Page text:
Sunday, December 27, 2009

Adventures on Mars

This being the holidays, the Duchess of Kintyre has been traveling, leaving yours truly the Duke with very little to occupy his time except with thoughts of her. So the duke did what his typist does, and decided this was the time to try some new technology to absorb him!

The first night of the duchess's departure, the Duke read with great interest about how the Guvnah of Caledon was now holding title in Caledonia, an entirely new virtual land in an entirely new virtual world, Blue Mars. Blue Mars is very very very different than Second Life. Moving is different, there are only about 1.5 avatars and three shirts to wear, but .... one gets the sense of being a pioneer. The fact the the Guvnah, clearly a smart man in virtual worlds, appreciates Blue Mars for its potential intrigues me much.

Rather than risk my own personage, I dispatched Giordano, the Disgrace to Caledon Kintyre. Gio is the fellow who is creating that very odd alchemical library in the summer cottage basement that he doesn't think anyone knows about. I thought, well, if he gets swallowed up in Blue Mars, no great loss.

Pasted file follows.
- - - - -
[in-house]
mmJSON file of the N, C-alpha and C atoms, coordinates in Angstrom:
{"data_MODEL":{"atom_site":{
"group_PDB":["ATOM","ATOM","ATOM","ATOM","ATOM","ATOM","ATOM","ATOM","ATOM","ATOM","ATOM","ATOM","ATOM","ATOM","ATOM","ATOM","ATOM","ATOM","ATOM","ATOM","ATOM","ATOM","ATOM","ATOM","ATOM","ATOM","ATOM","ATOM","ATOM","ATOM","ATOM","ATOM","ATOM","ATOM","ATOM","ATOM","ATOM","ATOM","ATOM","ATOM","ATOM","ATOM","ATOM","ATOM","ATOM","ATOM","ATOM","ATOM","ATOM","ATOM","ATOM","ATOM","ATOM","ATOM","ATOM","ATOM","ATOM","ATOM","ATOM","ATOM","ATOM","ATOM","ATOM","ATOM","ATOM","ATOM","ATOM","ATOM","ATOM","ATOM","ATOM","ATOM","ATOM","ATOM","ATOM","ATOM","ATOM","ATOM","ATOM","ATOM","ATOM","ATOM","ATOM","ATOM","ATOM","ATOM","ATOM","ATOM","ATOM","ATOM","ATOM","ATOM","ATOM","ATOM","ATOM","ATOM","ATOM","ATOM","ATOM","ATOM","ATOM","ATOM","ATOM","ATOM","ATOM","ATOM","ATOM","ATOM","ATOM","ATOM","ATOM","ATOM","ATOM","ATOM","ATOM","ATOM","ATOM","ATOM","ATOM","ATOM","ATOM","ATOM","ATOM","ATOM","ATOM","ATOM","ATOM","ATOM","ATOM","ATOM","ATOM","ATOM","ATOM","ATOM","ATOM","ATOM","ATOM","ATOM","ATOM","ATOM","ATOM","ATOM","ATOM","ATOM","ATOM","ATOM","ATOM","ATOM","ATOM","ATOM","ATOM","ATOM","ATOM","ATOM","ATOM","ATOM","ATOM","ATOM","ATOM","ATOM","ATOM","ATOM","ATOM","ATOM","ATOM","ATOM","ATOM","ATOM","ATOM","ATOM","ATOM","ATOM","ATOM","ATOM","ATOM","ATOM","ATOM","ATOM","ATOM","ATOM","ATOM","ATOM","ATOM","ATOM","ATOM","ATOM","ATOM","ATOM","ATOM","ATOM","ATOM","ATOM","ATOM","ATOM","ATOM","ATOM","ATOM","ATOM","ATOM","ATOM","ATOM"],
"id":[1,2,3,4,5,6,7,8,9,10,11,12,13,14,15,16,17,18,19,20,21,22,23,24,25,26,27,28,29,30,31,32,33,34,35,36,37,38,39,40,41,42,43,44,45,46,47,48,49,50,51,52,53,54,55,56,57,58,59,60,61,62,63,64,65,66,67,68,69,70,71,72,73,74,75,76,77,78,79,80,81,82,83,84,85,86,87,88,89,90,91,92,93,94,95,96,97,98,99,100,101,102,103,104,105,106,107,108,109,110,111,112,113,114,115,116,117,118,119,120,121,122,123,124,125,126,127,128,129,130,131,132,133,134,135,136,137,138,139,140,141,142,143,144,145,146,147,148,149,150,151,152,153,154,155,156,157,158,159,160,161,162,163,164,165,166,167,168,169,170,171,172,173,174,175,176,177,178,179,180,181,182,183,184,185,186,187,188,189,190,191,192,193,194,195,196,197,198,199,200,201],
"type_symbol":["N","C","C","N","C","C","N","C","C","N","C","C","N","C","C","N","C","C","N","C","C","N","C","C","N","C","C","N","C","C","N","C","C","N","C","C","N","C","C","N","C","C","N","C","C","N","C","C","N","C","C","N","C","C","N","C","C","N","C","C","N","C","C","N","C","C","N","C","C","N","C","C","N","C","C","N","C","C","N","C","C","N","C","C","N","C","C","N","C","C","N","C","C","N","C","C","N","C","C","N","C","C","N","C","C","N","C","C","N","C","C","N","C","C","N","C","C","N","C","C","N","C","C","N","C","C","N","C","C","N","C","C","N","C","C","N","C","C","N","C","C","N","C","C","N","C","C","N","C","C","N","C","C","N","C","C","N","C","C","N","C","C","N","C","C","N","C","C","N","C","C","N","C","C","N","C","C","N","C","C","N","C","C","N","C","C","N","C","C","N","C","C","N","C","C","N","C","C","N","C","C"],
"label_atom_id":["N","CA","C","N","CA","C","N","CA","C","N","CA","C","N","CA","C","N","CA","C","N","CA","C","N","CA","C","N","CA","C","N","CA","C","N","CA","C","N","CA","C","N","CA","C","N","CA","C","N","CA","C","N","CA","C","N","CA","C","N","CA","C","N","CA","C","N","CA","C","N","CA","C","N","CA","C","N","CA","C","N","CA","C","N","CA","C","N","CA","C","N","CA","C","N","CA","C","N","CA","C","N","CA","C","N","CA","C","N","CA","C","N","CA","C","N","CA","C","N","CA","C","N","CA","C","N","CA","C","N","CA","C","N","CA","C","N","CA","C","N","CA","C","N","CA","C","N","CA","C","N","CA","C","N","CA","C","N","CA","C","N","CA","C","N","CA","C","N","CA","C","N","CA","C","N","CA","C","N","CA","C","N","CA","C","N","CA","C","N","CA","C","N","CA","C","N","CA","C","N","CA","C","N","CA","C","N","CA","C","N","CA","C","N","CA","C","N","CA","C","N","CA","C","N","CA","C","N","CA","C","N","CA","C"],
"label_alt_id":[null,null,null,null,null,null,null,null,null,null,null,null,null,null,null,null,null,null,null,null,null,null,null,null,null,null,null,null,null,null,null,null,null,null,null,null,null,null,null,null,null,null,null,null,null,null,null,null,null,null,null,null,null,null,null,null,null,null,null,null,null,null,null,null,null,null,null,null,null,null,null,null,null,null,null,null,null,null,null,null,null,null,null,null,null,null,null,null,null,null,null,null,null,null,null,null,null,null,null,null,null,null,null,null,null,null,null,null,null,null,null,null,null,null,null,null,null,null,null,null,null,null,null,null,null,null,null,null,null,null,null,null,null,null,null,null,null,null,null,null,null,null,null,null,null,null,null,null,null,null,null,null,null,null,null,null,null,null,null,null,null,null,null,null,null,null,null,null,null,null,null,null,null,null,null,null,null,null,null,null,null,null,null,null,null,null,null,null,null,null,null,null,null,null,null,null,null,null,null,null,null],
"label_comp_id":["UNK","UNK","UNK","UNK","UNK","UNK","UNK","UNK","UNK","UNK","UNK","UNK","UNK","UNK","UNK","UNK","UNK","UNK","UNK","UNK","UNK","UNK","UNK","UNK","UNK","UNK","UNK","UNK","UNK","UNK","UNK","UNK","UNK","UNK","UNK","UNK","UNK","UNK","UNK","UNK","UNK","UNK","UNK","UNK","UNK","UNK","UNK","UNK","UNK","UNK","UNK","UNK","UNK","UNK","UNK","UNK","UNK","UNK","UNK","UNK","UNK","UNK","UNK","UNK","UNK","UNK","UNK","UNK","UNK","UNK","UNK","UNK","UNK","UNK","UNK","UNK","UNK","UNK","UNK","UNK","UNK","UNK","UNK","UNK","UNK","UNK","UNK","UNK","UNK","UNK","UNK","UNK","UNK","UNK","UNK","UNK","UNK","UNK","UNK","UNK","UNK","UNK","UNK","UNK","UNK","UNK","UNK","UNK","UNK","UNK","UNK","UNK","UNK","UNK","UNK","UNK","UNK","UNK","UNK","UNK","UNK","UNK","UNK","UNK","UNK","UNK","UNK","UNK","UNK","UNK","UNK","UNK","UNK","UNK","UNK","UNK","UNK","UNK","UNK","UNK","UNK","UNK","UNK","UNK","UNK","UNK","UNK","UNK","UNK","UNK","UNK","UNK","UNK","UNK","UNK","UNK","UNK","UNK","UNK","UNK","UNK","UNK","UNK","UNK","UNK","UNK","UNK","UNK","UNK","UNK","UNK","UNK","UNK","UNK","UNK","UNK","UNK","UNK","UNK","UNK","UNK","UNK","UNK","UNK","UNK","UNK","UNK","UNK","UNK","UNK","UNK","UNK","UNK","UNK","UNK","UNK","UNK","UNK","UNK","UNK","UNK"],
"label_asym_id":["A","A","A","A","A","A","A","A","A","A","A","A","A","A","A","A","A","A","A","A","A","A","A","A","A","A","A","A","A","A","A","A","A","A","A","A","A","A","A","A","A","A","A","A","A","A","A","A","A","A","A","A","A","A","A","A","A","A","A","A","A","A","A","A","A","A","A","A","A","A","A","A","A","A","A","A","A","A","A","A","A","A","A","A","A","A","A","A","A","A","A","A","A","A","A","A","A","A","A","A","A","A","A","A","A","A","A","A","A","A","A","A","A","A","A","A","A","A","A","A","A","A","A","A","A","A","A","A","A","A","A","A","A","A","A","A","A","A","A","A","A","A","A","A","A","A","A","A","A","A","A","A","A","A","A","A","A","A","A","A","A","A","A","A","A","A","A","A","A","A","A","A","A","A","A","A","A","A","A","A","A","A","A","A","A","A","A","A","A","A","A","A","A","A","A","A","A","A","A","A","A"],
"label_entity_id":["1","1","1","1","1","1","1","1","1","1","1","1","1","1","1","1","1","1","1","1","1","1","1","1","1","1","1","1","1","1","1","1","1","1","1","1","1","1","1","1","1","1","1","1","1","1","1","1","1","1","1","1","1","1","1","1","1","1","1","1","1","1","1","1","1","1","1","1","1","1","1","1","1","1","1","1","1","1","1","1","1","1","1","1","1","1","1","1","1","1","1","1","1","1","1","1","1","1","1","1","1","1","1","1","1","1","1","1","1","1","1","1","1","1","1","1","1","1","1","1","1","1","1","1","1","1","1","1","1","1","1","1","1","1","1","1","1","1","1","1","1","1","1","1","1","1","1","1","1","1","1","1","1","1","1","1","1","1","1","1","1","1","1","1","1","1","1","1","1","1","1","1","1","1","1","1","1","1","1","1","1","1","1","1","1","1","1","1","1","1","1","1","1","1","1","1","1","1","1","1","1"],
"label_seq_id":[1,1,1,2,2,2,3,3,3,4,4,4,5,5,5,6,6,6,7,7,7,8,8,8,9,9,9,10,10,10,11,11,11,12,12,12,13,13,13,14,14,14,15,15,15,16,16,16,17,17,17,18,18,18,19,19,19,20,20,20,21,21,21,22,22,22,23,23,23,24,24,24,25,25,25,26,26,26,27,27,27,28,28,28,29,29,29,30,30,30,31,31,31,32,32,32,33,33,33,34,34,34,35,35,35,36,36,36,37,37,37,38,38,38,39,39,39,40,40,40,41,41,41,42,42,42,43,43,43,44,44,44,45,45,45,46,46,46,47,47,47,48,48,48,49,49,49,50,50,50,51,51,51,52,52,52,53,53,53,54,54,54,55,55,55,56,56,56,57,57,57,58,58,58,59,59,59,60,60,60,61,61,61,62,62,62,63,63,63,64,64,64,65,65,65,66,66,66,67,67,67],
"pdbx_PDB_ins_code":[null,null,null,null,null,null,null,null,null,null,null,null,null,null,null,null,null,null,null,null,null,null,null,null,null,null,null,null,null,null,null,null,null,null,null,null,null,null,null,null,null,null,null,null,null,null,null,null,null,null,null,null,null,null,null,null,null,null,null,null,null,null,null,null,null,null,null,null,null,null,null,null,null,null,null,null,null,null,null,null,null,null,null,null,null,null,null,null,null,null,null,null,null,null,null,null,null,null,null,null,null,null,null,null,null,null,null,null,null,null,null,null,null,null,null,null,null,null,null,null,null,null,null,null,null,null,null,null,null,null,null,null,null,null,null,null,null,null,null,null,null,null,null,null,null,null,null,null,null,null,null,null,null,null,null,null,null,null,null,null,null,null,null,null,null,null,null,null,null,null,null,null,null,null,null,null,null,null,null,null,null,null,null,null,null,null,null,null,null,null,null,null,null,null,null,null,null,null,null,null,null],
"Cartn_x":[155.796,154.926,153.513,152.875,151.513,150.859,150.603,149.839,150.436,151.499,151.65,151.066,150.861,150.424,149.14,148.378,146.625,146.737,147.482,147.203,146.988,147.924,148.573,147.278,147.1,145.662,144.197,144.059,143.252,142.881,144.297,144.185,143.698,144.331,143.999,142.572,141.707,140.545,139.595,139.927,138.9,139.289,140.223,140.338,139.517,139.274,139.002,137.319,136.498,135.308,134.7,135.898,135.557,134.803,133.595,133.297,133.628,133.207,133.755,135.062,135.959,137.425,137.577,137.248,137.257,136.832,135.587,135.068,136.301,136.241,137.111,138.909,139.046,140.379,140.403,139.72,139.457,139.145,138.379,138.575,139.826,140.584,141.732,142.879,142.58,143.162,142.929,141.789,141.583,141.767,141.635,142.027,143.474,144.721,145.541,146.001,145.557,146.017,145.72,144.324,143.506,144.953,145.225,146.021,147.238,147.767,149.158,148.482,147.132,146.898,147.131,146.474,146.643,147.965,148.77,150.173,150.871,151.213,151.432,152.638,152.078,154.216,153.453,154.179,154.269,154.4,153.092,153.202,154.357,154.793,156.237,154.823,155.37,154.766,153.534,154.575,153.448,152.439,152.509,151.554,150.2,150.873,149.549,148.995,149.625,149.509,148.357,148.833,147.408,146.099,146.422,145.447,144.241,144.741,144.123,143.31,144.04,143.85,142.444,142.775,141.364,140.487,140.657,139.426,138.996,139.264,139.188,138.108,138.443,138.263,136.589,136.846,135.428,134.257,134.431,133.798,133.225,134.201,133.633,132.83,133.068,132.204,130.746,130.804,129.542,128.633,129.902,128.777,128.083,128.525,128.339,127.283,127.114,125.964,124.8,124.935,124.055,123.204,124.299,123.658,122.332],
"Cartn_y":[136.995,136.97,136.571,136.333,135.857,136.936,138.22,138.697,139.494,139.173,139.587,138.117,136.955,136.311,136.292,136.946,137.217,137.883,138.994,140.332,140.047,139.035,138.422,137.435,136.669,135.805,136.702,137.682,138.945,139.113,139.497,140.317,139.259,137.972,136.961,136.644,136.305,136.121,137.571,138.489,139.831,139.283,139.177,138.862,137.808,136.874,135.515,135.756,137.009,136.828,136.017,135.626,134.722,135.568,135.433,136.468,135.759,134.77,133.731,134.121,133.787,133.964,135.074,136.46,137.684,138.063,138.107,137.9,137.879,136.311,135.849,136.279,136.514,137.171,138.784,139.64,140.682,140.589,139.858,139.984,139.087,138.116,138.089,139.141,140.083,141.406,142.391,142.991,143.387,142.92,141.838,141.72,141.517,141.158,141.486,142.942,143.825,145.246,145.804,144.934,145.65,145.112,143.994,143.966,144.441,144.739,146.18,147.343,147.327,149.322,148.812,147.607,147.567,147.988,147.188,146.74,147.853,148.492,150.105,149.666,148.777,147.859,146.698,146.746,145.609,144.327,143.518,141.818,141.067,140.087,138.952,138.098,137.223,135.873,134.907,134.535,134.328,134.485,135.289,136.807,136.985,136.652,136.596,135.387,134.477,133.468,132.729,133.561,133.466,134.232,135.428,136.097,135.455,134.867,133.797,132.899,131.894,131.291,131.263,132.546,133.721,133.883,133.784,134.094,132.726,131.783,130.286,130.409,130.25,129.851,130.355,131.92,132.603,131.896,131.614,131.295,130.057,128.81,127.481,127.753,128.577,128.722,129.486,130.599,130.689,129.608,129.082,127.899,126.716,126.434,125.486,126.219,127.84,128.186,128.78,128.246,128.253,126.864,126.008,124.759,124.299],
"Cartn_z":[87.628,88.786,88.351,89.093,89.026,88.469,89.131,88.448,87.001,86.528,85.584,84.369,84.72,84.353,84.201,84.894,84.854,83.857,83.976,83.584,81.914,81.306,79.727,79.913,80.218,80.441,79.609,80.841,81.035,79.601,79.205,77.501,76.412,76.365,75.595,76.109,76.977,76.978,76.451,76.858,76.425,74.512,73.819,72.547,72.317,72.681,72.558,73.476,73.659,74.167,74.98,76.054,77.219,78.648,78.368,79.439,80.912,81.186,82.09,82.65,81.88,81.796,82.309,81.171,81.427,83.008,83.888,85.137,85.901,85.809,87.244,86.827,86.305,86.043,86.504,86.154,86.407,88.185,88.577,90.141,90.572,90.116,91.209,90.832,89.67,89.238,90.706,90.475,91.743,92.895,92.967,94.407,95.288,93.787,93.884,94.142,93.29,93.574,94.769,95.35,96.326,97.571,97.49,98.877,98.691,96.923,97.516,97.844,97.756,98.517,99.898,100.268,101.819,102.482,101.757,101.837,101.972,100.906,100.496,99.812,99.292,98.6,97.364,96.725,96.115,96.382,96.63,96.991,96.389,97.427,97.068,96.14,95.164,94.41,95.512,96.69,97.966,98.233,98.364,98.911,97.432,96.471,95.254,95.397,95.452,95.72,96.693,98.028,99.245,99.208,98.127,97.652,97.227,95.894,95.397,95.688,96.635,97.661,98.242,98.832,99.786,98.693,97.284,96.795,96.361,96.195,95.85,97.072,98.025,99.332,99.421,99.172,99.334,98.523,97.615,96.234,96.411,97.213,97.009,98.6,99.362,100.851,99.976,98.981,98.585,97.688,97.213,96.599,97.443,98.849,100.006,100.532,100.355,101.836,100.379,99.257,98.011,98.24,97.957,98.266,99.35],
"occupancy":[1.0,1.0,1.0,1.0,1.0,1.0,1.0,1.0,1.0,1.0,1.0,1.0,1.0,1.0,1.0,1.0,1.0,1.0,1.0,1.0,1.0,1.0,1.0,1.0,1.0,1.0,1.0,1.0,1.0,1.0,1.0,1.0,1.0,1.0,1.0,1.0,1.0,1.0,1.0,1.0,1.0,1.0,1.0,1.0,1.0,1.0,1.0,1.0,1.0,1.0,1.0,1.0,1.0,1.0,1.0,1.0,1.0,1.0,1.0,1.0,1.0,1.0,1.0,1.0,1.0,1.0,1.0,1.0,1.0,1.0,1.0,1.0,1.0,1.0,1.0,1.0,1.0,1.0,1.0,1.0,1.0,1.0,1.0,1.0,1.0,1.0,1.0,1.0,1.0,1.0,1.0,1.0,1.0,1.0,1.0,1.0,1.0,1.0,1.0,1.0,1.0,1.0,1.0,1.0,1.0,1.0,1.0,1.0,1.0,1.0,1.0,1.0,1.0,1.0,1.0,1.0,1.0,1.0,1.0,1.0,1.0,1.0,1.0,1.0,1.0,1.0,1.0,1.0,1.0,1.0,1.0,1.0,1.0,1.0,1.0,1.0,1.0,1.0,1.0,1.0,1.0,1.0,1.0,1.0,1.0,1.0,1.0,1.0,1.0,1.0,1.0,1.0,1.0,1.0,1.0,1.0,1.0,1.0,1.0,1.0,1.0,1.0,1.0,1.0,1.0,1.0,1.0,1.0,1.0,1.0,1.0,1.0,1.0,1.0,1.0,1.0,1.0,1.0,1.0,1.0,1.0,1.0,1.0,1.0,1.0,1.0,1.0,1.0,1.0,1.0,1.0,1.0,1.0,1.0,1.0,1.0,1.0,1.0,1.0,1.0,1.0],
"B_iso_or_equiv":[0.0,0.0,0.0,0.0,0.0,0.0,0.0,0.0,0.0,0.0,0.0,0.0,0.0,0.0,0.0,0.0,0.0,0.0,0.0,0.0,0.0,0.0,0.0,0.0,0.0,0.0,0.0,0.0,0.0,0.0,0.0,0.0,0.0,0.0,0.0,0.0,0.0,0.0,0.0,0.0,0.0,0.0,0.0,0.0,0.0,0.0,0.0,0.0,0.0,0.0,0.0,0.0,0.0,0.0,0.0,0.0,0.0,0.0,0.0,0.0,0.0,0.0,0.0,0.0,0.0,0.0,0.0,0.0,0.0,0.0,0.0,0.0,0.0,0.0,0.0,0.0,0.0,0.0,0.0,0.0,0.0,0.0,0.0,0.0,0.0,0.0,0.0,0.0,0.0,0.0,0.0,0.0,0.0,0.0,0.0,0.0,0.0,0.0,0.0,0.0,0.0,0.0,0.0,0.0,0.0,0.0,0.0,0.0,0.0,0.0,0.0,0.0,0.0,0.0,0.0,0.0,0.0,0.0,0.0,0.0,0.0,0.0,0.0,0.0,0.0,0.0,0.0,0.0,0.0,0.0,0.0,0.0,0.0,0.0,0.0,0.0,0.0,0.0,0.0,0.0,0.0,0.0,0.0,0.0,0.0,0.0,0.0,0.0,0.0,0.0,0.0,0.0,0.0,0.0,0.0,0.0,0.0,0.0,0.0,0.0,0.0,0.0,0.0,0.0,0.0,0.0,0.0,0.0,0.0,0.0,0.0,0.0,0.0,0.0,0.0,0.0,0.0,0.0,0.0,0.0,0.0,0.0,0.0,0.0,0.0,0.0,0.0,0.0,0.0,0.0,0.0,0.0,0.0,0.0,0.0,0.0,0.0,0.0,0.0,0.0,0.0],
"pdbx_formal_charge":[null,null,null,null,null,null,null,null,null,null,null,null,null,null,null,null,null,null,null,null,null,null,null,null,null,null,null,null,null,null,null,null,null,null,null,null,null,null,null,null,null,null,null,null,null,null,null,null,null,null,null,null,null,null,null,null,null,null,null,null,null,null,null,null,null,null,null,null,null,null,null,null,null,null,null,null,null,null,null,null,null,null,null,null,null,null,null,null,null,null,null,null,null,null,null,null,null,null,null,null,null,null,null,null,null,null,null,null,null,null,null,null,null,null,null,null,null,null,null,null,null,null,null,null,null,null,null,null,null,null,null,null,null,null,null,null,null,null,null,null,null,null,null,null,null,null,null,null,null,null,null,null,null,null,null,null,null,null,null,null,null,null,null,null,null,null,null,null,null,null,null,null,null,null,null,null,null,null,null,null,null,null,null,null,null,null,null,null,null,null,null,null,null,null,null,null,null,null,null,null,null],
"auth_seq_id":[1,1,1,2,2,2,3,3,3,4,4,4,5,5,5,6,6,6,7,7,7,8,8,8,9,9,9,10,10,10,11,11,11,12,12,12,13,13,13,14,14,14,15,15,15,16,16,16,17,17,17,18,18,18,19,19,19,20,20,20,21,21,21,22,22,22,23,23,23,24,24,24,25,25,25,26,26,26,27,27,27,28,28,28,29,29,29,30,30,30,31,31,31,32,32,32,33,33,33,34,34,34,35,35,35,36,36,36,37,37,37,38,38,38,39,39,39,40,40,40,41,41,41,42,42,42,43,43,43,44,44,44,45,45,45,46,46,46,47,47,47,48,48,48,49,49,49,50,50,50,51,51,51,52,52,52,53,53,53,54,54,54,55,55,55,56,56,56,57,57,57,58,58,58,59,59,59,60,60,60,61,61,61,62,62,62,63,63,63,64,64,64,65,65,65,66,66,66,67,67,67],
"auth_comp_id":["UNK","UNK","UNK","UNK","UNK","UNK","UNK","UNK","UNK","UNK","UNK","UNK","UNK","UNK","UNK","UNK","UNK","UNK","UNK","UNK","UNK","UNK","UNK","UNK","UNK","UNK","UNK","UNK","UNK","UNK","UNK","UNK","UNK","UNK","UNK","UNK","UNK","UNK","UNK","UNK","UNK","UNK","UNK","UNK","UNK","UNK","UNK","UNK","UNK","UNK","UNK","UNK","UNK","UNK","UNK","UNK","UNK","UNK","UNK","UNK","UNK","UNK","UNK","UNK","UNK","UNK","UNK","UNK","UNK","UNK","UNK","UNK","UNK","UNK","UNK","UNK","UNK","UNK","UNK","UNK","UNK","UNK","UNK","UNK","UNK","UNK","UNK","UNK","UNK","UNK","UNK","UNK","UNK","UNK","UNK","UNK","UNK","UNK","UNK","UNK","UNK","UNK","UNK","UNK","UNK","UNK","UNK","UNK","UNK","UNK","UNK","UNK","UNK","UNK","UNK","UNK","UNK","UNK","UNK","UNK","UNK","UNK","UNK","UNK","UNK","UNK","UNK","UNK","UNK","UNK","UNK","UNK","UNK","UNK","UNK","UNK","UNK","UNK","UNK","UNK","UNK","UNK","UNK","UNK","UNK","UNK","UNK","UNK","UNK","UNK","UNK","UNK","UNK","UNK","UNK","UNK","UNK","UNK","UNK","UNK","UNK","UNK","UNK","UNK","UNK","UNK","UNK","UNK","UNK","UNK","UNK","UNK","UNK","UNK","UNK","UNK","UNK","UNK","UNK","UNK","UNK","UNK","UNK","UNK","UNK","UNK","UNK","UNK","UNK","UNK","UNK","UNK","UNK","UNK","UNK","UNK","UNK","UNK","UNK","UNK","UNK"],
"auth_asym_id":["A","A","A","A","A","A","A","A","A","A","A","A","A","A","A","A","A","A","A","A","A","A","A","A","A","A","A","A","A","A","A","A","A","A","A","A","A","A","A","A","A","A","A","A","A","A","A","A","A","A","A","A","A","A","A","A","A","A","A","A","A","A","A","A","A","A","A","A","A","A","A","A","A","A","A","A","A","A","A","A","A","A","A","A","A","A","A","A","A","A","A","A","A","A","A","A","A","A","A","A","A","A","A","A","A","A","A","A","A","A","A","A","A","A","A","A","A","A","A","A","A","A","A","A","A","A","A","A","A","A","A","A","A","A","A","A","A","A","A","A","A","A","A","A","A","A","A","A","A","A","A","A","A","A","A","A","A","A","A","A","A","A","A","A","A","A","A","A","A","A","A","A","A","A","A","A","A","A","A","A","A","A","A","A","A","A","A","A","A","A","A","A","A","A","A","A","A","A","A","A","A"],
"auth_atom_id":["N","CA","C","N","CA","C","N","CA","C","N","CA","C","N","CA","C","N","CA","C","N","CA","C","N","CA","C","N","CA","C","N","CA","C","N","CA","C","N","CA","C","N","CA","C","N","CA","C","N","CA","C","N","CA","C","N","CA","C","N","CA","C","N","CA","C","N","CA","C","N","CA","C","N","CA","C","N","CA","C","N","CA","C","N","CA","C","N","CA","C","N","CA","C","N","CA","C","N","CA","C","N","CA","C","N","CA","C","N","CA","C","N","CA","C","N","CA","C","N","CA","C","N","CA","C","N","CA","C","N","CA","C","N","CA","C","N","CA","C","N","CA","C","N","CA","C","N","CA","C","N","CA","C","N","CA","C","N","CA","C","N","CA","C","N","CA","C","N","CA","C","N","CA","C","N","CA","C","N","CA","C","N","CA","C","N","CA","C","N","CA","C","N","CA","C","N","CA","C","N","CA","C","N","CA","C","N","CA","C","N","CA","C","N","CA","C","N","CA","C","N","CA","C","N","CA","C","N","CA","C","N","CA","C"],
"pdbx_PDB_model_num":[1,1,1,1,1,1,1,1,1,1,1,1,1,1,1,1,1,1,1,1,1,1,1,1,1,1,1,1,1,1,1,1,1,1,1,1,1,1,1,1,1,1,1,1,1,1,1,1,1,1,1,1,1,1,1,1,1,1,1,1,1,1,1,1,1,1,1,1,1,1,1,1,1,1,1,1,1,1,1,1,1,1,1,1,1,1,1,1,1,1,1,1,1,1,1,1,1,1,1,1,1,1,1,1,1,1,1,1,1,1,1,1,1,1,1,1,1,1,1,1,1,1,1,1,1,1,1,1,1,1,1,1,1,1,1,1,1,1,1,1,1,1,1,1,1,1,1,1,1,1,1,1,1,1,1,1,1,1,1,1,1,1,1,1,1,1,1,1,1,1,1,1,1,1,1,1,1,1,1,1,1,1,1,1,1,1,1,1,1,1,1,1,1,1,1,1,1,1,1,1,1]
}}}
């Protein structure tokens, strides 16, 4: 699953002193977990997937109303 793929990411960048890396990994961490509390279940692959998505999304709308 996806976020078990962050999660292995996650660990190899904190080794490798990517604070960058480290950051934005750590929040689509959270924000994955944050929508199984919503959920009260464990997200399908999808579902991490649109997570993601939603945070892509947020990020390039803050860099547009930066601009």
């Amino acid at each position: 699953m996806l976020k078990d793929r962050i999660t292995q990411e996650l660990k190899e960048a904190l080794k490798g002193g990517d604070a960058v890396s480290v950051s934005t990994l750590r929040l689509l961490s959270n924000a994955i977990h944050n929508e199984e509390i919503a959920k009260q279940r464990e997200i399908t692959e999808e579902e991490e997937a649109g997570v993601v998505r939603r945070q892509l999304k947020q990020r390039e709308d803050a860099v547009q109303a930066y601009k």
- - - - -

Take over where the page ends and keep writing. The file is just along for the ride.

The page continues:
He has found it fascinating, and in fact, without authorization, approached the Govnah in hopes of obtaining title to some sort of embassy of Kintyre in this new land. Gio sends these pictures to give some hint of just how different the place, and he, looks.

One thing I like about Blue Mars is the idea of building things in a program and then importing them into the virtual world. So I taught myself some basic Google Sketchup over the last few days, and thanks to a couple blogs including one from the same smart folks who built Caledon, some tutorials and kind advice from Governor Shang himself, I did get a bookcase in ... though a trifle large. Ah well.

So Kintyre will follow the progress of Caledonia and Blue Mars with great interest. The one thing the Duke awaits breathlessly is whether the Duchess' computer is able to access Blue Mars. If it's not, you may see backstepping worth of a professional dancer!

Saturday, December 19, 2009

A Christmas Prayer

One who roleplays a minister in a history sim has a couple choices for prayer. 

Option 1 is to compose prayers oneself. This allows for the maximum creativity.

Option 2 is to copy over prayers that one finds in the Book of Common Prayer and other sources (Thank you, Lord, for Google Books!)

In general in roleplay, I prefer the maximum creativity. But I've found myself more and more often picking option 2 as Methodist minister Rev. Baird.

The reason for that is authenticity. We have a bit of an advantage with prayer. A roleplayer of today can't really know if the words they speak are anything like what someone said 100 or 200 years ago. Newspapers will have reports of dialogue, but they are newspapers and especially 100 years ago reporters made up words for speakers all the time.